One often hears in testimonies that every time you reread the scriptures, you will see something that you have never seen before. Such a claim likely functions in two different ways. First, restricting oneself to a particular canon can and does produce monotony, so there must be incentives to go over the familiar again. Reading a text, watching a movie, eating a new dish, kissing a person for the first time likely has a certain heightened degree of pleasure because it is “new.” After that, there are diminishing returns. Yet, there remains a promise of returns nonetheless. There is still the pleasure of the “new” even in the familiar, we are told.
Second, the testimony of the “new” in the scriptures after multiple readings is sometimes presented as if it were a special quality of the scriptures, one that they uniquely bear. The interaction between the spirit and the reader opens up new readings that were previously not possible because of a prior deficiency of the reader, or perhaps a new situation in the reader’s life gives a different meaning to the text. The scriptures uniquely offer the “new” because they function differently from other kinds of literature, movies, food, or lovers.
It seems to me that these two explanations for the reasons that one encounters the “new” in the scriptures offer two different accounts of what scripture is. Is scripture a canon, or is scripture an incantation? Is scripture a limited set of authoritative texts, or does the authority of these texts derive from special qualities uniquely held by them?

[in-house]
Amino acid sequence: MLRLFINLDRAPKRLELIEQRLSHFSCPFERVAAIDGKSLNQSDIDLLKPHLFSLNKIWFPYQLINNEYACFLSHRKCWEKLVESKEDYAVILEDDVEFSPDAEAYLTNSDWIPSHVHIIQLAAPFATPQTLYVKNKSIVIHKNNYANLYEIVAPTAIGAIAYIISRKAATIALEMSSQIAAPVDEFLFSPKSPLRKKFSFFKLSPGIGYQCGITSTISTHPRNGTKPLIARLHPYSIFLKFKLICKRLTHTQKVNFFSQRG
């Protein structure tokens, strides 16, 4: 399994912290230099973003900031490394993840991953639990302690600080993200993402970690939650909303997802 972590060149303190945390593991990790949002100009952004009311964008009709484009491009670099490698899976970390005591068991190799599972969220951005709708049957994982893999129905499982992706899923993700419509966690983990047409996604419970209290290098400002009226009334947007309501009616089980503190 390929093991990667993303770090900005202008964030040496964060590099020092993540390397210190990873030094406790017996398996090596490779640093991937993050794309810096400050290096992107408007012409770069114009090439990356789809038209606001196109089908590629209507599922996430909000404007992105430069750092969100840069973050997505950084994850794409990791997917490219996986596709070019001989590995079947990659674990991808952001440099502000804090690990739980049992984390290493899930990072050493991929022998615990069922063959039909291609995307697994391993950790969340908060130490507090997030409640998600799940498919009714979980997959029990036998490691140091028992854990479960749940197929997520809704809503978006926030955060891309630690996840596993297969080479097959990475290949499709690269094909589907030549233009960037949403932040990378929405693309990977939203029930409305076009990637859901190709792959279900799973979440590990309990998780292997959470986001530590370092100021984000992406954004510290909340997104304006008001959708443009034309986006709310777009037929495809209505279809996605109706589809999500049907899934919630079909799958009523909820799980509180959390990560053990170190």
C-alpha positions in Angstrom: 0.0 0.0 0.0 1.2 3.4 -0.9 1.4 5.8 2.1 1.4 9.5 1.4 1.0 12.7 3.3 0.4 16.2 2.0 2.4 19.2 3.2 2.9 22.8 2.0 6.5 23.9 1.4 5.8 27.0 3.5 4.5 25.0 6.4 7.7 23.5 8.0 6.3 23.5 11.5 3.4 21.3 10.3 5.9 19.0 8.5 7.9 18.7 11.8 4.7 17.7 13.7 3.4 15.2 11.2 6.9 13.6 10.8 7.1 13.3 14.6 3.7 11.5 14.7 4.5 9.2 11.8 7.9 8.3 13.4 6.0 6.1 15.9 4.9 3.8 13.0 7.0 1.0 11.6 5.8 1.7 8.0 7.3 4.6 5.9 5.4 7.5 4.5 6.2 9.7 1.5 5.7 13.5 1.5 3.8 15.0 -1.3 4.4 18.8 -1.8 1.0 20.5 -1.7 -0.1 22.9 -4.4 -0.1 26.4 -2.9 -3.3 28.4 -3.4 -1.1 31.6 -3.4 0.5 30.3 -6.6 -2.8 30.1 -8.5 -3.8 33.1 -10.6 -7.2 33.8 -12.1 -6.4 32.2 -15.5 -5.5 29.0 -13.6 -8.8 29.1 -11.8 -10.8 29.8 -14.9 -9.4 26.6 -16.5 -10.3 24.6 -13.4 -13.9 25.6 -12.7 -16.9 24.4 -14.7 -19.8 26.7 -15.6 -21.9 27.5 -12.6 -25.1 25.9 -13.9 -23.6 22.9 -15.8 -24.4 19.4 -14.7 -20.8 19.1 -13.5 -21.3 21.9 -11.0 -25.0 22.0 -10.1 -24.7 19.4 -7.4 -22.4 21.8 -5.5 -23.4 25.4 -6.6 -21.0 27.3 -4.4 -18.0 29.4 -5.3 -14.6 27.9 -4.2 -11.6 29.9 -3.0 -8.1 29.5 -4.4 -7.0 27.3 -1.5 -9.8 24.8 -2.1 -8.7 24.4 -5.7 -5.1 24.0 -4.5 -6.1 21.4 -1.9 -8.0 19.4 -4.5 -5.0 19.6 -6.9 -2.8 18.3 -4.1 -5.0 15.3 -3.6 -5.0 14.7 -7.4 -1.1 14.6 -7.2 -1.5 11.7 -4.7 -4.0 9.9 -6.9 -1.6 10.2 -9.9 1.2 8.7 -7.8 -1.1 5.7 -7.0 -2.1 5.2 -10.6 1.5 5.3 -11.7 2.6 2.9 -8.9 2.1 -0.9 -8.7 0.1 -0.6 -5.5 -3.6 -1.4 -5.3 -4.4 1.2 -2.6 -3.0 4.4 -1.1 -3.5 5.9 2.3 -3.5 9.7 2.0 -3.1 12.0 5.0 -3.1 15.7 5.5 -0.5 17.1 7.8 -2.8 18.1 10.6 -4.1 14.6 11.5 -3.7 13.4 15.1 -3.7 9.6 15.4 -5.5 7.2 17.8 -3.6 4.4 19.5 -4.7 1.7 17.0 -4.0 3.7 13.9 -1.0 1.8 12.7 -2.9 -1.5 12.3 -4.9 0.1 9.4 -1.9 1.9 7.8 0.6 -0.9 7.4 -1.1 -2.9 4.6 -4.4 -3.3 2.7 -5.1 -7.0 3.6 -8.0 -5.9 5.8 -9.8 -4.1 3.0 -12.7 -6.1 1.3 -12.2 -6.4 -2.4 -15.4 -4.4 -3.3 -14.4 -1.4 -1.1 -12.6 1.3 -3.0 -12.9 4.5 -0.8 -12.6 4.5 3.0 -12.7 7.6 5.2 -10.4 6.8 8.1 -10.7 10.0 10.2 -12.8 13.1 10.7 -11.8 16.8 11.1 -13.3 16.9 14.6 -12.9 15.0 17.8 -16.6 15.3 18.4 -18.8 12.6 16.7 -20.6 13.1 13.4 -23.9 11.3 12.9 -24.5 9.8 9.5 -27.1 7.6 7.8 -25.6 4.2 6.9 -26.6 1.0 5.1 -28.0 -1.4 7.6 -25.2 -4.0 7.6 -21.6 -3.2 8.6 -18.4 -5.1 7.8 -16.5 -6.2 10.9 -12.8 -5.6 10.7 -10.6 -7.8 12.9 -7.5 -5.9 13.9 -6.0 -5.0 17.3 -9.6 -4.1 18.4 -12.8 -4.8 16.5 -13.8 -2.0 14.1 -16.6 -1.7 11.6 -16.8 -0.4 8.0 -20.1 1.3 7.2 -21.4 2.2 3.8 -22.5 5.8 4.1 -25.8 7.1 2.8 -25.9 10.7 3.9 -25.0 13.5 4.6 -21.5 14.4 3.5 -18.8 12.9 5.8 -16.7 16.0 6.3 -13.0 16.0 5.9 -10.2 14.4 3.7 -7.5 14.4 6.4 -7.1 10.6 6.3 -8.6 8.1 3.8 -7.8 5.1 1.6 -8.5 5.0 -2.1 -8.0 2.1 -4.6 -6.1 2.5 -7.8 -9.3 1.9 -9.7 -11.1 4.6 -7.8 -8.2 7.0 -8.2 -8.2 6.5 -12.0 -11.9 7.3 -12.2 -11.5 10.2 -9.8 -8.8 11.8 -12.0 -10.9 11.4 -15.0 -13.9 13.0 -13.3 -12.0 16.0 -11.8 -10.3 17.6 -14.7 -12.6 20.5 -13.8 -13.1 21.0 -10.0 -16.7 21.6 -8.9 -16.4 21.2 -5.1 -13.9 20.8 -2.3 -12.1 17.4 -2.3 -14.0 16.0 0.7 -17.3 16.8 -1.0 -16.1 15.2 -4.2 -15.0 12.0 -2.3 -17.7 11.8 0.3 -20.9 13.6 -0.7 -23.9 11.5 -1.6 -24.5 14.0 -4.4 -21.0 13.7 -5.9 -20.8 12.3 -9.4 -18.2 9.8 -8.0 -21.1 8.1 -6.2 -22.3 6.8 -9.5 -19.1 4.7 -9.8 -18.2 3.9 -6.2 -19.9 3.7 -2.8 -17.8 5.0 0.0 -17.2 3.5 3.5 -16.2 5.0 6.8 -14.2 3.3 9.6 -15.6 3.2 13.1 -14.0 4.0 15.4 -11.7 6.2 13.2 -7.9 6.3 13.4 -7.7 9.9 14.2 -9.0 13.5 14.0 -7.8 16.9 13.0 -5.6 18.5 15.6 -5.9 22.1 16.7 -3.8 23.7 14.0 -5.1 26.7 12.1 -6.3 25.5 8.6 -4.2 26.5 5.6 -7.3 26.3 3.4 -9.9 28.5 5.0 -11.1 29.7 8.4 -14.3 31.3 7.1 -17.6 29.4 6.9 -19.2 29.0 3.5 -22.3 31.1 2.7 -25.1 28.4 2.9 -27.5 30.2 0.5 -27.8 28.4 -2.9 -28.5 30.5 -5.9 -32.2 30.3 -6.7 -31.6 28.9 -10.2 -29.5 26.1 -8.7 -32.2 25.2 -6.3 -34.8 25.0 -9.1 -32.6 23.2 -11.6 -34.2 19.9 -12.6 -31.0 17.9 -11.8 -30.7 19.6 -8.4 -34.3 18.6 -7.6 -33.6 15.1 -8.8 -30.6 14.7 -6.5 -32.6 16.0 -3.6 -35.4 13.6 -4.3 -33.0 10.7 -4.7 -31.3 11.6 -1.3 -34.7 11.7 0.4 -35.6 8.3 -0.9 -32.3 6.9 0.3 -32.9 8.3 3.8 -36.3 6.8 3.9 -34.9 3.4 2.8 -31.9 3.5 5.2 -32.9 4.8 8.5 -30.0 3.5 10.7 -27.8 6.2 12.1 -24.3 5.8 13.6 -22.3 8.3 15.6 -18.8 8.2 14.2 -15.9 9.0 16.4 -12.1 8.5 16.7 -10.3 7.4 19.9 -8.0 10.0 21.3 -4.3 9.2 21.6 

I confess that I discover, and rediscover the “new” in the scriptures all the time. But I have also found that I discover the “new” in my spouse recently as well. I have also recently been rereading several books that I had read very closely just a few years ago, and yet rereading them has produced a whole new set of insights for me. It seems to me that finding the “new” in the familiar is more about how we come to relate to the familiar, and the kind of care we give it, than it is about any particular quality of the familiar. Of course, the “new” was there all along in something as static as a text. It is only “new” to me because something about me has changed, not that the text has transformed itself for me, but me for it. In this sense, there is nothing unique about the scriptures in being capable as documents to speak to us differently over time. The key is that in order for the scriptures (or our spouse, other literature, food, etc) to transform into something new, it is us who must first transform. Only as we change can rereading produce the pleasure of the “new.”